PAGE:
Having a baby changes many areas of your life- it changes your body, your mind, your energy, your relationships, your work, your identity. In the midst of these big transitions, many women benefit from having an outside perspective from a professional perinatal therapist. However, when you are knee-deep in new motherhood, it can be difficult to know where to turn.
Here’s the thing: there is no helpful thing to say when someone dies, especially someone’s child. You can’t take away the pain, you can’t make them forget. You won’t make people sad by talking about the one they lost. Some people seem caught off guard when I talk about Silas or being pregnant with him in normal conversation. But I can’t act as if Silas never existed. Silas is real, he grew inside of me for 9 months, I held him in my arms and kissed his sweet newborn head, smelling his yummy newborn smell.
Whether you had a vaginal birth or a c-section, you will experience bleeding after birth that should decrease and change color over time. This is a mix of blood and mucus and it starts after your delivery. When you were carrying your baby, the body requires extra blood and tissue. Now that you have delivered, the body gets rid of the extra. Your body is healing from where your placenta was attached and your uterus is shedding lining. You may also be recovering from a tear or episiotomy.
Postpartum bleeding is normal and most women experience vaginal pain after delivery. Think about it- you removed a human from your body- it’s going to take some time to let that heal! You may experience painful urination after delivery and general pain in that area. This is why padsicles can be such an important part of your postpartum recovery kit, and they are easy to DIY (and cheap!)
Hey momma, I know this isn’t what you had in mind. Chances are when you envisioned bringing a baby into the world, you didn’t envision this.
You did the work.
You took the classes.
You prepared the nursery. A
nd yet here you are in the middle of a worldwide pandemic during a season of your life that is supposed to be full of joy and community.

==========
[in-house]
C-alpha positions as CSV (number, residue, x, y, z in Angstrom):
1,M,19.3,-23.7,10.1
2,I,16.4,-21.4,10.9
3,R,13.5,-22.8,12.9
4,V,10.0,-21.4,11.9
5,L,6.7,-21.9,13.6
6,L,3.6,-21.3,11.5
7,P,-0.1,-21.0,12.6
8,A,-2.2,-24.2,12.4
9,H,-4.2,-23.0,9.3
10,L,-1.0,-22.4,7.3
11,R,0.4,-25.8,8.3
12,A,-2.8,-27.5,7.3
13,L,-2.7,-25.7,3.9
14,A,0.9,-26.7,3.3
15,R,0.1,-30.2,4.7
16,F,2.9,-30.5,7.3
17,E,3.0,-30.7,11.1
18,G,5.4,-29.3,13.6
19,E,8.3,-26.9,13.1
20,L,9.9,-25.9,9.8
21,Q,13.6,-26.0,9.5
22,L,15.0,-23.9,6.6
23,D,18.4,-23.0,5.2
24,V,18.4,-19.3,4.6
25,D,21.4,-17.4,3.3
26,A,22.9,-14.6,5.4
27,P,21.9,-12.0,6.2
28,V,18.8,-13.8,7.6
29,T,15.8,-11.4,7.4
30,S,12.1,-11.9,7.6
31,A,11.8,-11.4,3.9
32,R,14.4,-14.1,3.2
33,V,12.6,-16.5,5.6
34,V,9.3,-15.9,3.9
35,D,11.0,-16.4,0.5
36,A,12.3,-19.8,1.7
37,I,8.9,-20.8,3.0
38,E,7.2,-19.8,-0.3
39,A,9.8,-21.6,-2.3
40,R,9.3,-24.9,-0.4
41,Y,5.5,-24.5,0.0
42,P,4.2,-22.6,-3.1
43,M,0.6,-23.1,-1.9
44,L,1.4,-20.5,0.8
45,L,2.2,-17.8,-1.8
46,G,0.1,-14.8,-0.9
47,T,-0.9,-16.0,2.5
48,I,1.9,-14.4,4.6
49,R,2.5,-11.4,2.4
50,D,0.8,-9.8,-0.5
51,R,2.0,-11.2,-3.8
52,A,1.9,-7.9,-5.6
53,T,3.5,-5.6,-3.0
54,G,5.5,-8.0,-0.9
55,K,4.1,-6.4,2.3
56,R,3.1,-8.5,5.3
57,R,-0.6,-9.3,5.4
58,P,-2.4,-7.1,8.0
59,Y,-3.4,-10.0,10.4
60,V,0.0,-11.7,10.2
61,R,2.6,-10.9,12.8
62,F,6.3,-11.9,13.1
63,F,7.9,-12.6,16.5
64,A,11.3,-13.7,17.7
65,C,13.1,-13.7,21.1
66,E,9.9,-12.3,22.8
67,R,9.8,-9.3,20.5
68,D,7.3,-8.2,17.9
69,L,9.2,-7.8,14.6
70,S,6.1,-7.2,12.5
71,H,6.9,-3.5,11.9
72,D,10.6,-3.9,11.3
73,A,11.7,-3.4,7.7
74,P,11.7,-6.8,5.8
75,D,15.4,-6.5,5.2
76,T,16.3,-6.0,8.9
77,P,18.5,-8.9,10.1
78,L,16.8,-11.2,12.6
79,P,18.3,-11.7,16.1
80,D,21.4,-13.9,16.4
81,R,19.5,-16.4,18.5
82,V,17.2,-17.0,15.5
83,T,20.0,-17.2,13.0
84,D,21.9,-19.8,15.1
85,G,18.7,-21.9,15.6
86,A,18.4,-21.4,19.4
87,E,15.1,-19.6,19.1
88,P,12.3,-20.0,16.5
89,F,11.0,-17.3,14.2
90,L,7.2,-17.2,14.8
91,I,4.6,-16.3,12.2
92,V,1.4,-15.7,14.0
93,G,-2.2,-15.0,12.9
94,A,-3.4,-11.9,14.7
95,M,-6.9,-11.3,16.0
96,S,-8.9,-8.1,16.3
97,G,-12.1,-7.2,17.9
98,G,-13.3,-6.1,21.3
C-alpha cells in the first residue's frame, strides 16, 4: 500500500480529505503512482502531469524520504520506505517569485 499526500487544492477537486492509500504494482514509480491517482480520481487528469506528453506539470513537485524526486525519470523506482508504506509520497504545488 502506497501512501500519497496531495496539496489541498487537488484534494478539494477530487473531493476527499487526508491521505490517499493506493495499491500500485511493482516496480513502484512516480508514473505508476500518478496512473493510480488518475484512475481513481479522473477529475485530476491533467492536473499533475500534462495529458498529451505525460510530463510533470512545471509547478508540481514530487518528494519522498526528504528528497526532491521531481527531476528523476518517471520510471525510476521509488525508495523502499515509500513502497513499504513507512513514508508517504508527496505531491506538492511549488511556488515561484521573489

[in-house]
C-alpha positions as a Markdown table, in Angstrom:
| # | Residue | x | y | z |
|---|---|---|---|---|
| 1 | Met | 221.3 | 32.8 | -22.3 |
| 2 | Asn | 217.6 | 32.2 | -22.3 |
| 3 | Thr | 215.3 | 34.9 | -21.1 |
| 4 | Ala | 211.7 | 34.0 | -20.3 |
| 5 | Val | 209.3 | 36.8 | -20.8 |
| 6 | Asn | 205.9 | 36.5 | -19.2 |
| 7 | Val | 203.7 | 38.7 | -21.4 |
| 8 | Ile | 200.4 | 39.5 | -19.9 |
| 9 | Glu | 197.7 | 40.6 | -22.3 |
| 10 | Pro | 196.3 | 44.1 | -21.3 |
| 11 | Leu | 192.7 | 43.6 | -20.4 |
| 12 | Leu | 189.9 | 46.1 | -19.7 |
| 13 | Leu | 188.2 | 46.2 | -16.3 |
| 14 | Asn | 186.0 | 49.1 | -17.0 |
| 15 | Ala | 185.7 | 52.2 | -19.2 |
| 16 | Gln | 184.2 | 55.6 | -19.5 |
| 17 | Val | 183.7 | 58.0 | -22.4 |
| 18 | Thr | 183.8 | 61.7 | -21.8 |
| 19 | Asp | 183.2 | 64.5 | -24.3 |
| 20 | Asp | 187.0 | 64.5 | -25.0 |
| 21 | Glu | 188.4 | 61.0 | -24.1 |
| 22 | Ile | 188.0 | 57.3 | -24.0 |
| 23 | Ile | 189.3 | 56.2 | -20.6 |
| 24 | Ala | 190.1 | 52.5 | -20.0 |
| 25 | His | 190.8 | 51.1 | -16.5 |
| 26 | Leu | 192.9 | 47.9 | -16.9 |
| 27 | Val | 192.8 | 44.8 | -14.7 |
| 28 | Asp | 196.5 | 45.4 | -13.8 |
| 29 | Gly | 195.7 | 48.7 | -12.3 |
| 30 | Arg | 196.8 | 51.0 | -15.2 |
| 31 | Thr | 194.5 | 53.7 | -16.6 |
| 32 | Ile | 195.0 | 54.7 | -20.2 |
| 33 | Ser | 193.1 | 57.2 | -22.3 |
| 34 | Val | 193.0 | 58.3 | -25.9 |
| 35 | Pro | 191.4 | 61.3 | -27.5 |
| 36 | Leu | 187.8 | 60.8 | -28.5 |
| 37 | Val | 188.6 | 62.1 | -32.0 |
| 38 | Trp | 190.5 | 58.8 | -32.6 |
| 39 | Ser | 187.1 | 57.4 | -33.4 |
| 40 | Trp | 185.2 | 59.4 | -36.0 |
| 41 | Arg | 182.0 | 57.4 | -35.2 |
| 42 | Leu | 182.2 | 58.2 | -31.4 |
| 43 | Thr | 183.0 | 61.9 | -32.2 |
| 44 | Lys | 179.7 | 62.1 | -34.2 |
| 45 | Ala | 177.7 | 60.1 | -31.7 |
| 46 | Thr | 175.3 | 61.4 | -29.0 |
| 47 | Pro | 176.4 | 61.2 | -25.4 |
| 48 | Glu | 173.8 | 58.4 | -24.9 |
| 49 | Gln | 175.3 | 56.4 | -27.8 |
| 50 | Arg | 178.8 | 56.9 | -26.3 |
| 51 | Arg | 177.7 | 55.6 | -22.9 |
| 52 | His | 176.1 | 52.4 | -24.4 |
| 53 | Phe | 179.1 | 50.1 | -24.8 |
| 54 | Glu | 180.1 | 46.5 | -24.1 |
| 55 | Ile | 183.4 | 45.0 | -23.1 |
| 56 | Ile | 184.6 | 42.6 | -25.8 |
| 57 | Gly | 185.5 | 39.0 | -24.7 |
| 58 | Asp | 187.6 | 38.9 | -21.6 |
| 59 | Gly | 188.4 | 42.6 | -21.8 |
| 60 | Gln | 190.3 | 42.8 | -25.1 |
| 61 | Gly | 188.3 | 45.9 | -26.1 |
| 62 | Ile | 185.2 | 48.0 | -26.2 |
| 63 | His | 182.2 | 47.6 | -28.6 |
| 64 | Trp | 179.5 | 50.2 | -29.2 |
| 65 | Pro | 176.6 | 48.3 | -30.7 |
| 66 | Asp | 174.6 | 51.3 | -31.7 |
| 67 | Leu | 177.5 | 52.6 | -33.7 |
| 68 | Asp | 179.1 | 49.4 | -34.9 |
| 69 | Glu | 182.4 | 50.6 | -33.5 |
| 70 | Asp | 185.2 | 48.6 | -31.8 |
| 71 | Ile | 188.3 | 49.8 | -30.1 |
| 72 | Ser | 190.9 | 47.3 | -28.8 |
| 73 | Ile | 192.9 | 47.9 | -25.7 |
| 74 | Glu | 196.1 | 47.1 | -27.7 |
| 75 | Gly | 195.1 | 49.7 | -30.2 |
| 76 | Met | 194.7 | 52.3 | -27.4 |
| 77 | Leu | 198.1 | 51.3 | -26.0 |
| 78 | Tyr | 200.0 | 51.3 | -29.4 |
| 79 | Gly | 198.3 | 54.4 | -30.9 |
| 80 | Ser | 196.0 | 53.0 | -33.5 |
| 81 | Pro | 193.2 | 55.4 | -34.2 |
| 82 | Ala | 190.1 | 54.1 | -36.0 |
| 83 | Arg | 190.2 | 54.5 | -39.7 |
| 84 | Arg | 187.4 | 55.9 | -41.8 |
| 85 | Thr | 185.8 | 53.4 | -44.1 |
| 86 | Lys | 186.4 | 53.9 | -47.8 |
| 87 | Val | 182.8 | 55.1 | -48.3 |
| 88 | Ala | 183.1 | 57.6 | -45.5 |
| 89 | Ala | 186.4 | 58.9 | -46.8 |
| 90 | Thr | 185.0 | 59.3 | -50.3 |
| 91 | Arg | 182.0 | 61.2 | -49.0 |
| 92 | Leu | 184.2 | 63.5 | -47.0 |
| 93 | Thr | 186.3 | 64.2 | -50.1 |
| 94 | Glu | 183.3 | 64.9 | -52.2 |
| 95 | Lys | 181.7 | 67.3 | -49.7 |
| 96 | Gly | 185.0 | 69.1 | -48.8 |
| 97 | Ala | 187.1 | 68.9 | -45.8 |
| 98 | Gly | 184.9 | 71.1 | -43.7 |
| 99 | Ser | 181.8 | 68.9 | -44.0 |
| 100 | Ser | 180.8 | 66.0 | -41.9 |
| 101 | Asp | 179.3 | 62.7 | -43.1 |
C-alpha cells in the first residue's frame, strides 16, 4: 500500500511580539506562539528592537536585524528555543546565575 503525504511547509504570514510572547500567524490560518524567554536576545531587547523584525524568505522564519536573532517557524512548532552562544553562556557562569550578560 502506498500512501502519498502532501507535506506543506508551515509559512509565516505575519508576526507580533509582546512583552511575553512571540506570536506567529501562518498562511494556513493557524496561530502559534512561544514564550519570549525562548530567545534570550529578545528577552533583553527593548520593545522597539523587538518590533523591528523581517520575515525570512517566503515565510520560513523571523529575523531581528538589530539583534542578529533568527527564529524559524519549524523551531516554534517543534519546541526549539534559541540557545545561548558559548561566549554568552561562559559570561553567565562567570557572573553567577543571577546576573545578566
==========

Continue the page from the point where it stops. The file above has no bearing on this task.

Joy and community are still here, it just might look a little different.
Feeling down after having your baby? Curious if you’re suffering from postpartum depression or if what you’re feeling is normal in early postpartum?
No matter what, you deserve support. This chart will help you decide if you’re dealing with baby blues or if you need to get doctor help for postpartum depression.
Get all the supplies you need for successful and easier breast pumping straight from this amazon shopping list made by an exclusive pumper. These breast pumping accessories will help you be successful in breast pumping.
When you are the non-birthing parent in the relationship, postpartum can look different. In this post, Amy shares how she induced lactation to create a bond with her baby after her partner gave birth.
After birth, women often experience problems with the pelvic floor. This may be painful sex, incontinence, pelvic pain or another feeling. Do you know when to seek pelvic floor help?
It was so hard to feel like I could relate to moms because my baby wasn’t with me physically. I went through all of that and can’t compare anything besides how sore my vagina was. Emotionally, and mentally I was lost. It physically hurt to look at other moms with babies.